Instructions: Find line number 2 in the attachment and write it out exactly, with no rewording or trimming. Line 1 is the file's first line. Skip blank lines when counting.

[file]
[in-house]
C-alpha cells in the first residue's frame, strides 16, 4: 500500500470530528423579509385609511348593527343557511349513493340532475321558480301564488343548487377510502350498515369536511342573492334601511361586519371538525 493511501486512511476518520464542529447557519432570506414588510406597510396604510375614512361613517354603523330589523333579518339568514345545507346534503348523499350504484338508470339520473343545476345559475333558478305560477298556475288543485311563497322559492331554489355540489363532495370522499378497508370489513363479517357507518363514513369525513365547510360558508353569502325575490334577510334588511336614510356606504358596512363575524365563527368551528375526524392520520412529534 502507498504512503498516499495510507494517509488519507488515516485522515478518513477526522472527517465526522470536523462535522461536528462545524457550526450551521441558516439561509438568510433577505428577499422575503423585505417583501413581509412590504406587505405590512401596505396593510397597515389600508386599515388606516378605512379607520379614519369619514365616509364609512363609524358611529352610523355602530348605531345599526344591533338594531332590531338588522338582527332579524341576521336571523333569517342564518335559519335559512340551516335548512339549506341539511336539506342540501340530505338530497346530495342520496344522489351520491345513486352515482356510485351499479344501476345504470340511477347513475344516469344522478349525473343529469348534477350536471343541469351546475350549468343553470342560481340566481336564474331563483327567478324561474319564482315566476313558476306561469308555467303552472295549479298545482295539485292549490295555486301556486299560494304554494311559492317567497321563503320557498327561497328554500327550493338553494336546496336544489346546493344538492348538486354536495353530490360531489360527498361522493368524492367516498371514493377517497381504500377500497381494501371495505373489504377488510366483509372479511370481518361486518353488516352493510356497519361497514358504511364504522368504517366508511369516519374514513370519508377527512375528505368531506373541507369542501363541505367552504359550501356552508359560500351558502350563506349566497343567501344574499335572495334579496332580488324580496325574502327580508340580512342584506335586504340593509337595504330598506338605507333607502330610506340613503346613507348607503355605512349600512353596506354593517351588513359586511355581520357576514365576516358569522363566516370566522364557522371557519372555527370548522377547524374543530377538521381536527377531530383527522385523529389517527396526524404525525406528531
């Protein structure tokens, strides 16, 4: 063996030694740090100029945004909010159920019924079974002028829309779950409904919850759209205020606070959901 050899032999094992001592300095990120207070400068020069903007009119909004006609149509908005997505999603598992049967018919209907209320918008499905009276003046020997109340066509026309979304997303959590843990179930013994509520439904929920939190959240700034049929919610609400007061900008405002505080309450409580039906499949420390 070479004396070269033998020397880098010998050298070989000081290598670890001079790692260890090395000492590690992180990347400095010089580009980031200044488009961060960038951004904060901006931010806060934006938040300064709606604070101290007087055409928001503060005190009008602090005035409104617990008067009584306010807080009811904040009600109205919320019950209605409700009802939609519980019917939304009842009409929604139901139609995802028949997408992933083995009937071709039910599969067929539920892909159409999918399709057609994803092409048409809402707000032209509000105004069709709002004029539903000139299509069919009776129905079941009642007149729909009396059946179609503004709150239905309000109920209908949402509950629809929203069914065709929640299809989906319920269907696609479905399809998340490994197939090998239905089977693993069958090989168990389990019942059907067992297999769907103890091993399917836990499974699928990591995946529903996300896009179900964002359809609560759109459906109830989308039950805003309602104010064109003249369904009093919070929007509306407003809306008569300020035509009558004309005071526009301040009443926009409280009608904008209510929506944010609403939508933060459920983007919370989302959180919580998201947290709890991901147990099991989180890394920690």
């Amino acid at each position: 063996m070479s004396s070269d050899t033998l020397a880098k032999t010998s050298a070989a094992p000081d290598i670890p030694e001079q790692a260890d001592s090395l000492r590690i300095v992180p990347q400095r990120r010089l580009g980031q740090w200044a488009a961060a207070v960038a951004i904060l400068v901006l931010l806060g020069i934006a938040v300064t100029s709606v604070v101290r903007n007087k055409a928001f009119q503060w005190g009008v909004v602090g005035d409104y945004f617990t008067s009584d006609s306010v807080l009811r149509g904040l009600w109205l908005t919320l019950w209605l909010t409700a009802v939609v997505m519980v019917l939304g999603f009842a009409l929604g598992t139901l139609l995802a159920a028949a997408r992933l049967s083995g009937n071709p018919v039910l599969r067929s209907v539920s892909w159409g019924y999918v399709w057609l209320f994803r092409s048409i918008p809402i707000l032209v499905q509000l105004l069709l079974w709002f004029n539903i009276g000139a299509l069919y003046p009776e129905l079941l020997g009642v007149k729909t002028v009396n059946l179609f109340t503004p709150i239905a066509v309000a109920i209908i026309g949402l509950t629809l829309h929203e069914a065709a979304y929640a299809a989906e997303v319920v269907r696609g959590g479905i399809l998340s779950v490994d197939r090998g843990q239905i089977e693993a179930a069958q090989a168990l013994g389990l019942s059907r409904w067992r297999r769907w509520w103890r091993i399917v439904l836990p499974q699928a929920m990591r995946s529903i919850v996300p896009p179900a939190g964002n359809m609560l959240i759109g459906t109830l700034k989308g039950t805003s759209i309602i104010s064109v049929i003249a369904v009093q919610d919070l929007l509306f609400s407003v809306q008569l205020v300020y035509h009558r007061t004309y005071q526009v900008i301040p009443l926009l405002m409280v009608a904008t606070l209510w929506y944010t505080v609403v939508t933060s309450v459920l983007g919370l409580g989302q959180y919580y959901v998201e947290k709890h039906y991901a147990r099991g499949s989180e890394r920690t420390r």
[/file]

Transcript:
C-alpha cells in the first residue's frame, strides 16, 4: 500500500470530528423579509385609511348593527343557511349513493340532475321558480301564488343548487377510502350498515369536511342573492334601511361586519371538525 493511501486512511476518520464542529447557519432570506414588510406597510396604510375614512361613517354603523330589523333579518339568514345545507346534503348523499350504484338508470339520473343545476345559475333558478305560477298556475288543485311563497322559492331554489355540489363532495370522499378497508370489513363479517357507518363514513369525513365547510360558508353569502325575490334577510334588511336614510356606504358596512363575524365563527368551528375526524392520520412529534 502507498504512503498516499495510507494517509488519507488515516485522515478518513477526522472527517465526522470536523462535522461536528462545524457550526450551521441558516439561509438568510433577505428577499422575503423585505417583501413581509412590504406587505405590512401596505396593510397597515389600508386599515388606516378605512379607520379614519369619514365616509364609512363609524358611529352610523355602530348605531345599526344591533338594531332590531338588522338582527332579524341576521336571523333569517342564518335559519335559512340551516335548512339549506341539511336539506342540501340530505338530497346530495342520496344522489351520491345513486352515482356510485351499479344501476345504470340511477347513475344516469344522478349525473343529469348534477350536471343541469351546475350549468343553470342560481340566481336564474331563483327567478324561474319564482315566476313558476306561469308555467303552472295549479298545482295539485292549490295555486301556486299560494304554494311559492317567497321563503320557498327561497328554500327550493338553494336546496336544489346546493344538492348538486354536495353530490360531489360527498361522493368524492367516498371514493377517497381504500377500497381494501371495505373489504377488510366483509372479511370481518361486518353488516352493510356497519361497514358504511364504522368504517366508511369516519374514513370519508377527512375528505368531506373541507369542501363541505367552504359550501356552508359560500351558502350563506349566497343567501344574499335572495334579496332580488324580496325574502327580508340580512342584506335586504340593509337595504330598506338605507333607502330610506340613503346613507348607503355605512349600512353596506354593517351588513359586511355581520357576514365576516358569522363566516370566522364557522371557519372555527370548522377547524374543530377538521381536527377531530383527522385523529389517527396526524404525525406528531